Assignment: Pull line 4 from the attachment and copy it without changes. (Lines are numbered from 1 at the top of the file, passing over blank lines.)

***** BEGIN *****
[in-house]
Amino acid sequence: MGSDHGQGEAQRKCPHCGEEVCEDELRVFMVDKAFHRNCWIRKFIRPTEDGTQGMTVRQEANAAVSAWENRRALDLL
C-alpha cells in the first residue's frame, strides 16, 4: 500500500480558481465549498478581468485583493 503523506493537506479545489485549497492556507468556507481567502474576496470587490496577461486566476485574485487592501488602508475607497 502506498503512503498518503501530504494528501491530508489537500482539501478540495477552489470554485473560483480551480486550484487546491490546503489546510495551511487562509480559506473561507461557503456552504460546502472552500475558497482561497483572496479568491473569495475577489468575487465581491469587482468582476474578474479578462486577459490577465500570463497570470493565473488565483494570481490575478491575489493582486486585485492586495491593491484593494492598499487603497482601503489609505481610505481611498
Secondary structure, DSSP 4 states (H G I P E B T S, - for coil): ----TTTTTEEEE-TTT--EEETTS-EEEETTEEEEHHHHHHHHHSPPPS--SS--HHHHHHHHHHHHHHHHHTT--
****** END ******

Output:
Secondary structure, DSSP 4 states (H G I P E B T S, - for coil): ----TTTTTEEEE-TTT--EEETTS-EEEETTEEEEHHHHHHHHHSPPPS--SS--HHHHHHHHHHHHHHHHHTT--